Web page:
Alexander: Congress Shouldn’t Pass Campus Free Speech Law

September 18, 2018

Senator Lamar Alexander, the chairman of the Senate education committee, said Monday that Congress shouldn’t attempt to attach federal funding to a college’s protection of free speech rights on campus.

Higher ed leaders should instead promote campus speech themselves by taking steps like refusing the heckler’s veto and adopting the Chicago principles of freedom of expression, Alexander said.

“It doesn’t work,” he said of a potential federal mandate.

Alexander, a Tennessee Republican, shared those thoughts in an exchange with Deputy Attorney General Rod Rosenstein as part of a Justice Department forum on free speech in higher education, an issue that has increasingly preoccupied Trump administration officials.

President Trump himself warned last year that the federal government could withdraw federal funds from the University of California, Berkeley, after leftist and antifascist protesters blocked right-wing provocateur Milo Yiannopoulos from speaking on campus amid sometimes violent protests.

Alexander, like many fellow conservatives, claimed both that college students today are too coddled and that college administrators have caved too easily to the heckler’s veto, where students use protests or other tactics to block appearances by controversial speakers. And he argued that promoting underrepresented points of view -- especially conservative opinions -- should be as important to colleges as promoting a diversity of student backgrounds on campus.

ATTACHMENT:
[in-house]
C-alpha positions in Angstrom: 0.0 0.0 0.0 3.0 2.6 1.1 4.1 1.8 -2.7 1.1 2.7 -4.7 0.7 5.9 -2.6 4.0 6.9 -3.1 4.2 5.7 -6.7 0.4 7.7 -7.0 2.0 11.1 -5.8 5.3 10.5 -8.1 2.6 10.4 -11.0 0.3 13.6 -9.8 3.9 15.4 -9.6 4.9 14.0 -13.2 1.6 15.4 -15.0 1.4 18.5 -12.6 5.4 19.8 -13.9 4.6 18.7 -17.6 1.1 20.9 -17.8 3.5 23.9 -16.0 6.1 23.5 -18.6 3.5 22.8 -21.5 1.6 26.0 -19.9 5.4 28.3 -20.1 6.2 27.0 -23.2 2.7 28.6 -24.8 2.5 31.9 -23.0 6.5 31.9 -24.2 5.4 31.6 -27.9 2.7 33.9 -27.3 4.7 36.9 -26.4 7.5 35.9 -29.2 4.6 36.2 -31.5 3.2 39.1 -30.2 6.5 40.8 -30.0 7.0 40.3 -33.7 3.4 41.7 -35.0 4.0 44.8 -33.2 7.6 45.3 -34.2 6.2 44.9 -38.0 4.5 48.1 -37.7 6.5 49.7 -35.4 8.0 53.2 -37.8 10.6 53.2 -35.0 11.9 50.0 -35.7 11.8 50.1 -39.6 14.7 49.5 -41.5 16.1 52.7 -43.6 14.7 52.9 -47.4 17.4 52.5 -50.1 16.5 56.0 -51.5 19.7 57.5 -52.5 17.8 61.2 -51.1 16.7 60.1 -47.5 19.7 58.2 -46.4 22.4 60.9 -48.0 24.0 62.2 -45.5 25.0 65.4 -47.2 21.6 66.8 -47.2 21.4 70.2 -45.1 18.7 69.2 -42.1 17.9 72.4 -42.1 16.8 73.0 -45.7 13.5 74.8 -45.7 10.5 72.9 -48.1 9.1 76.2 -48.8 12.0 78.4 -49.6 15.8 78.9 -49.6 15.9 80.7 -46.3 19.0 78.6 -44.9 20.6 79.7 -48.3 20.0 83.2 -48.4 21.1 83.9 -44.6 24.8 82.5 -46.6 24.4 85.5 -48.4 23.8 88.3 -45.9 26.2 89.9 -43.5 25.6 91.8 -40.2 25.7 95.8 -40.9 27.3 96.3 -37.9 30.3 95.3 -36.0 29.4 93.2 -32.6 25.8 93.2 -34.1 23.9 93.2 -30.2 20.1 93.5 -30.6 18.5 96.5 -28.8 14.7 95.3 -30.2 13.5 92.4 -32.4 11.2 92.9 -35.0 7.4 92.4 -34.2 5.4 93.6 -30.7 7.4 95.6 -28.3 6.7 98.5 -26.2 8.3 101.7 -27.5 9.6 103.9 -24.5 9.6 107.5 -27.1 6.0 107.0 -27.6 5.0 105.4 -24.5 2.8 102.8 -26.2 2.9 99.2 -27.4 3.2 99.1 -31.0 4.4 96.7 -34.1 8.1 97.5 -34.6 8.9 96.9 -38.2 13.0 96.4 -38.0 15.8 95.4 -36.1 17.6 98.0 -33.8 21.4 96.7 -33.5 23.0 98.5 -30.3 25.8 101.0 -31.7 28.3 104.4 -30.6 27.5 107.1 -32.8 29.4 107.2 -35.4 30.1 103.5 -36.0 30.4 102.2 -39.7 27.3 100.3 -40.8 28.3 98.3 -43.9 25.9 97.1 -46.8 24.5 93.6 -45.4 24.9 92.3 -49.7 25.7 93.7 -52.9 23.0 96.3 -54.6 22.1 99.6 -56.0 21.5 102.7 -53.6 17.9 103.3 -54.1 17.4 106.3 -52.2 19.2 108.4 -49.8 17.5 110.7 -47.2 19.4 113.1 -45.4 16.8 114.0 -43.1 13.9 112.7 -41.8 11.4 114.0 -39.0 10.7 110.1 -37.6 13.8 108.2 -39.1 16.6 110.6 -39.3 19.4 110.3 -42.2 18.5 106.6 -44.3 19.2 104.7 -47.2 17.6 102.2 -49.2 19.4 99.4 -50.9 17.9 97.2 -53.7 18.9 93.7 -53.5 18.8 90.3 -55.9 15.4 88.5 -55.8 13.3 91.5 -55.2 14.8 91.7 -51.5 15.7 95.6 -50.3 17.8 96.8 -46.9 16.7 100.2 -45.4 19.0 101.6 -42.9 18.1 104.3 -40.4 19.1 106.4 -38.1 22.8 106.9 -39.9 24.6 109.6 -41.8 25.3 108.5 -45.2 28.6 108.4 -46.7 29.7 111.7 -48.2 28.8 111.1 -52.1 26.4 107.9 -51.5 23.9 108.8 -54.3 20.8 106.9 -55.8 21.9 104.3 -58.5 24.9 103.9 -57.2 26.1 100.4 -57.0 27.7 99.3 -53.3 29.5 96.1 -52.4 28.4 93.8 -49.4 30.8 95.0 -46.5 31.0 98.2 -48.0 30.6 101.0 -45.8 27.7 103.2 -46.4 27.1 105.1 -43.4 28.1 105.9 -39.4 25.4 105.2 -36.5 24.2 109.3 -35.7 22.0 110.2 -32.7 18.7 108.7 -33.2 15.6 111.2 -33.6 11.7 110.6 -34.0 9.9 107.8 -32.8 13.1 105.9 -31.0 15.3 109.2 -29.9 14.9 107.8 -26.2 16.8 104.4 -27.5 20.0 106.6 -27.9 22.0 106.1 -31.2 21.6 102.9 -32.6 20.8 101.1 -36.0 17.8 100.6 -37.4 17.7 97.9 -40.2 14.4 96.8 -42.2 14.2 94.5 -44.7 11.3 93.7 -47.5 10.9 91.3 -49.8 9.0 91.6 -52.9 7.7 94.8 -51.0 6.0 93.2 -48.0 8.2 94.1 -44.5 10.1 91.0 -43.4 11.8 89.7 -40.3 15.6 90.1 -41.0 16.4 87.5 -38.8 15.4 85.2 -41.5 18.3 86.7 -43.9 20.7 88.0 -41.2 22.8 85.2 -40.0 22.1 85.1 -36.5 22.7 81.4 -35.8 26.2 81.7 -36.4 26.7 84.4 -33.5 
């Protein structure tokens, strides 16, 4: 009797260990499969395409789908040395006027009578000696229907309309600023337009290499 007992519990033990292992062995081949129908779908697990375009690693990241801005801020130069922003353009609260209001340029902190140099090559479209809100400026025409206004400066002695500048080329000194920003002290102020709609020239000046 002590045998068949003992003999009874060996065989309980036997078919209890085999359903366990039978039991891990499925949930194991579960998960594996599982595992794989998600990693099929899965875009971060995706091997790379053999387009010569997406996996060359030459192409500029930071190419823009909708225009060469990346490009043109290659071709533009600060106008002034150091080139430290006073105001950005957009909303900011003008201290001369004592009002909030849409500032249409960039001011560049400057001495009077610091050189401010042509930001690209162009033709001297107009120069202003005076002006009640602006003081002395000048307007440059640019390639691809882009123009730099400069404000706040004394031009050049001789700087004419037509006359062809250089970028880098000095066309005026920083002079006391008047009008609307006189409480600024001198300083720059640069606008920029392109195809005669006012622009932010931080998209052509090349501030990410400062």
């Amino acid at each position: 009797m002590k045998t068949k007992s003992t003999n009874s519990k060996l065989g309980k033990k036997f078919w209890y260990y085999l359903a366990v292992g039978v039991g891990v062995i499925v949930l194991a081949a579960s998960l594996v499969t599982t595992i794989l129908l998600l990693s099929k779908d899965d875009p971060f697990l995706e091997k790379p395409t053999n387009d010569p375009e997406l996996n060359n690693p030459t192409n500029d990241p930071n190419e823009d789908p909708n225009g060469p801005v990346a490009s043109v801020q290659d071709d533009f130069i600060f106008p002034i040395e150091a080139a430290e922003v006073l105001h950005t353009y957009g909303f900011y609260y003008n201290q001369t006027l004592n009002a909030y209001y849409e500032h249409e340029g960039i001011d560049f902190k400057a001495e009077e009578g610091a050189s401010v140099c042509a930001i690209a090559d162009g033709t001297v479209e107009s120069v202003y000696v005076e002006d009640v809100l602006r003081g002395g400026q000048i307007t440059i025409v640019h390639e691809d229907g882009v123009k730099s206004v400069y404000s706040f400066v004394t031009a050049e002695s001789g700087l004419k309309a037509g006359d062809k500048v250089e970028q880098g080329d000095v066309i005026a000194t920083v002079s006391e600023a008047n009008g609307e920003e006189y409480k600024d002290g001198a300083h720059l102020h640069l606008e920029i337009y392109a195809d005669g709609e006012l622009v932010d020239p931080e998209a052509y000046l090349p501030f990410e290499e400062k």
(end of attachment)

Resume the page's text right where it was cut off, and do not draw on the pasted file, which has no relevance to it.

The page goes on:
“Let’s recognize that campuses need underrepresented points of view as much as colleges need underrepresented students. That universities should work just as hard to have underrepresented points of view -- which are today, in many cases, conservative points of view -- on the campus,” he said.

Colleges themselves should be organizing forums of their own to discuss how to promote campus free speech and how campus leaders should handle incidents like student protest, he said.

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